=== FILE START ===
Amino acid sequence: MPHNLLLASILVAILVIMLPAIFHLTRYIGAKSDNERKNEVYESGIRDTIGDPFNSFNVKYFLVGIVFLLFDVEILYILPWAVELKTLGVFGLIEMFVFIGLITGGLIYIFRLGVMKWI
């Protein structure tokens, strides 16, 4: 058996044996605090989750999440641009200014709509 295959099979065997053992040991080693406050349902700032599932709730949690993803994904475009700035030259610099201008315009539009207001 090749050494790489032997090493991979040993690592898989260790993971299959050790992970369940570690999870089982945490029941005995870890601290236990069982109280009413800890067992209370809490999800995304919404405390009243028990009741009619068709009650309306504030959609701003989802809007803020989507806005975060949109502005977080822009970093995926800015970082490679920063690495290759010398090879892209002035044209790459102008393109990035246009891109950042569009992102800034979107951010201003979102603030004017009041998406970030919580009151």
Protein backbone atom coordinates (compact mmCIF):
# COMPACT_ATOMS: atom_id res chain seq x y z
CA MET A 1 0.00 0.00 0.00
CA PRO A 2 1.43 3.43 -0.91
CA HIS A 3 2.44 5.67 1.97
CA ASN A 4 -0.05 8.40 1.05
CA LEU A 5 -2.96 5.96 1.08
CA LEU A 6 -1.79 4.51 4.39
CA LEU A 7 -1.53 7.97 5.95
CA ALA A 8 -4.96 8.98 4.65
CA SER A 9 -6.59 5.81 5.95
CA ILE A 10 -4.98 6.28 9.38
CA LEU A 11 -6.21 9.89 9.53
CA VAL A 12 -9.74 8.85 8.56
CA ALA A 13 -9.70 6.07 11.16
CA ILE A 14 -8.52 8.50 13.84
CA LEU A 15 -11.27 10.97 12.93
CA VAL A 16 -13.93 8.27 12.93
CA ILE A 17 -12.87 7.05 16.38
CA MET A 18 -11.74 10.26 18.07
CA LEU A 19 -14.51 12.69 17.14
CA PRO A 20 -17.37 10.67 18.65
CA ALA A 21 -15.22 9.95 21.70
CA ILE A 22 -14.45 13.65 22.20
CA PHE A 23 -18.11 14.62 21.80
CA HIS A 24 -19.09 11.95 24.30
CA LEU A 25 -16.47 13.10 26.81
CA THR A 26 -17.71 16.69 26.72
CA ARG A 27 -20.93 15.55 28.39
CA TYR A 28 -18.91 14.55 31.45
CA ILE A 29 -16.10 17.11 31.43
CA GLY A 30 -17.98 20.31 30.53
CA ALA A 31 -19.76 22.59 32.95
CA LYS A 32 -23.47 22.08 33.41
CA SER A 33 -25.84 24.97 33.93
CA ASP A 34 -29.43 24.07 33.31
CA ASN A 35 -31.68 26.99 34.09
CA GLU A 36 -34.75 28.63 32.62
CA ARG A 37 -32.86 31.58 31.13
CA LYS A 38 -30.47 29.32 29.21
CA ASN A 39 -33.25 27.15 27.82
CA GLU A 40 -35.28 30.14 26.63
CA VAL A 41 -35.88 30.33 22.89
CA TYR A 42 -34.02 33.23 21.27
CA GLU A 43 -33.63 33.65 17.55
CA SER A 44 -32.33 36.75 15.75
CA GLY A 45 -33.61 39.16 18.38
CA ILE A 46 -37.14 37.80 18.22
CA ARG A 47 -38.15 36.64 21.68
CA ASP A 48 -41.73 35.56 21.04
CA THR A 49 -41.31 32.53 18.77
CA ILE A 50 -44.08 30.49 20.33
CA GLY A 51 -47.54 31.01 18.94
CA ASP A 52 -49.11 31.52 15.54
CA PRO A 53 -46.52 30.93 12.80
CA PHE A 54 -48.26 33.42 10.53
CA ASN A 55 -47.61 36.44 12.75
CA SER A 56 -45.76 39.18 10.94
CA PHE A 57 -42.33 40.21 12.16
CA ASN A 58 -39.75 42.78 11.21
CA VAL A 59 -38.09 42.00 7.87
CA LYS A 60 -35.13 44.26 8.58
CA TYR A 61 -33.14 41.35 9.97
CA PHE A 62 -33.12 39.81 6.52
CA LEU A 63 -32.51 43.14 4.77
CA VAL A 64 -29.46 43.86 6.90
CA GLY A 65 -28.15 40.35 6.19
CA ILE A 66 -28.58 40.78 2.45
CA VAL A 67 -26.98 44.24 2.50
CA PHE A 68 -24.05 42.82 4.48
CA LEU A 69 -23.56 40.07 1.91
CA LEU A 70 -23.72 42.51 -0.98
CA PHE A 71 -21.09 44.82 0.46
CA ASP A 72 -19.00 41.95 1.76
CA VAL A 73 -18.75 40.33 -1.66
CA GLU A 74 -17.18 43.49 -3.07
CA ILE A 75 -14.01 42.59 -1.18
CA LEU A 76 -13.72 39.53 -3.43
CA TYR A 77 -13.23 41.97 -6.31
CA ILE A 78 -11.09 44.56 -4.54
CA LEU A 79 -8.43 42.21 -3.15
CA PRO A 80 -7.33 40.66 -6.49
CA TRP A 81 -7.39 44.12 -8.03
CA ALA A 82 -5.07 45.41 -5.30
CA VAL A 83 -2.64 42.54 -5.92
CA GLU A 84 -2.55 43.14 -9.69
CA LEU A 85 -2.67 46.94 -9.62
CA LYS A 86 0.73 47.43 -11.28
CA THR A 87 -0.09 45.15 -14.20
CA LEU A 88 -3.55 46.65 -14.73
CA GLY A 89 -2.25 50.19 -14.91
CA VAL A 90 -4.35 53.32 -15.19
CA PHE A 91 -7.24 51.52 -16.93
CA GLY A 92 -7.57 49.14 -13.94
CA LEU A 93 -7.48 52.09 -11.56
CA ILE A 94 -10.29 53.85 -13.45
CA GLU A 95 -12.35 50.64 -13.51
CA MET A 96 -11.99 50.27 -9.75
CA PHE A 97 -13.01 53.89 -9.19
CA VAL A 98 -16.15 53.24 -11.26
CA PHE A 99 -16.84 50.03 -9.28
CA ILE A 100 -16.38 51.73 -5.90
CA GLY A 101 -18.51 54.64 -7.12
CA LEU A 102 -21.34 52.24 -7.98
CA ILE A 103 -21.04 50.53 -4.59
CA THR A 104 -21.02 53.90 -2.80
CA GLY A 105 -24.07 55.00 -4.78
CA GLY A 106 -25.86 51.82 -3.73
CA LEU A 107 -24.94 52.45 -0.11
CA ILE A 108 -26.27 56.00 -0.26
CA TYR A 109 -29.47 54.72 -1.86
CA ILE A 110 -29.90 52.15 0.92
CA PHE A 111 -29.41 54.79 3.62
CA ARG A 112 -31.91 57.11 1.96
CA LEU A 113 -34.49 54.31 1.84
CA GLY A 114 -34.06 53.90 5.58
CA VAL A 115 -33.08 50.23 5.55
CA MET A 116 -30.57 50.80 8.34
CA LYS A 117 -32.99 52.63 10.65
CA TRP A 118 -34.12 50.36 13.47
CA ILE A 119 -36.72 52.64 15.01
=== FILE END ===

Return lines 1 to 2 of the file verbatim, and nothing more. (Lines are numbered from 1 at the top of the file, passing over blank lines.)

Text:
Amino acid sequence: MPHNLLLASILVAILVIMLPAIFHLTRYIGAKSDNERKNEVYESGIRDTIGDPFNSFNVKYFLVGIVFLLFDVEILYILPWAVELKTLGVFGLIEMFVFIGLITGGLIYIFRLGVMKWI
């Protein structure tokens, strides 16, 4: 058996044996605090989750999440641009200014709509 295959099979065997053992040991080693406050349902700032599932709730949690993803994904475009700035030259610099201008315009539009207001 090749050494790489032997090493991979040993690592898989260790993971299959050790992970369940570690999870089982945490029941005995870890601290236990069982109280009413800890067992209370809490999800995304919404405390009243028990009741009619068709009650309306504030959609701003989802809007803020989507806005975060949109502005977080822009970093995926800015970082490679920063690495290759010398090879892209002035044209790459102008393109990035246009891109950042569009992102800034979107951010201003979102603030004017009041998406970030919580009151």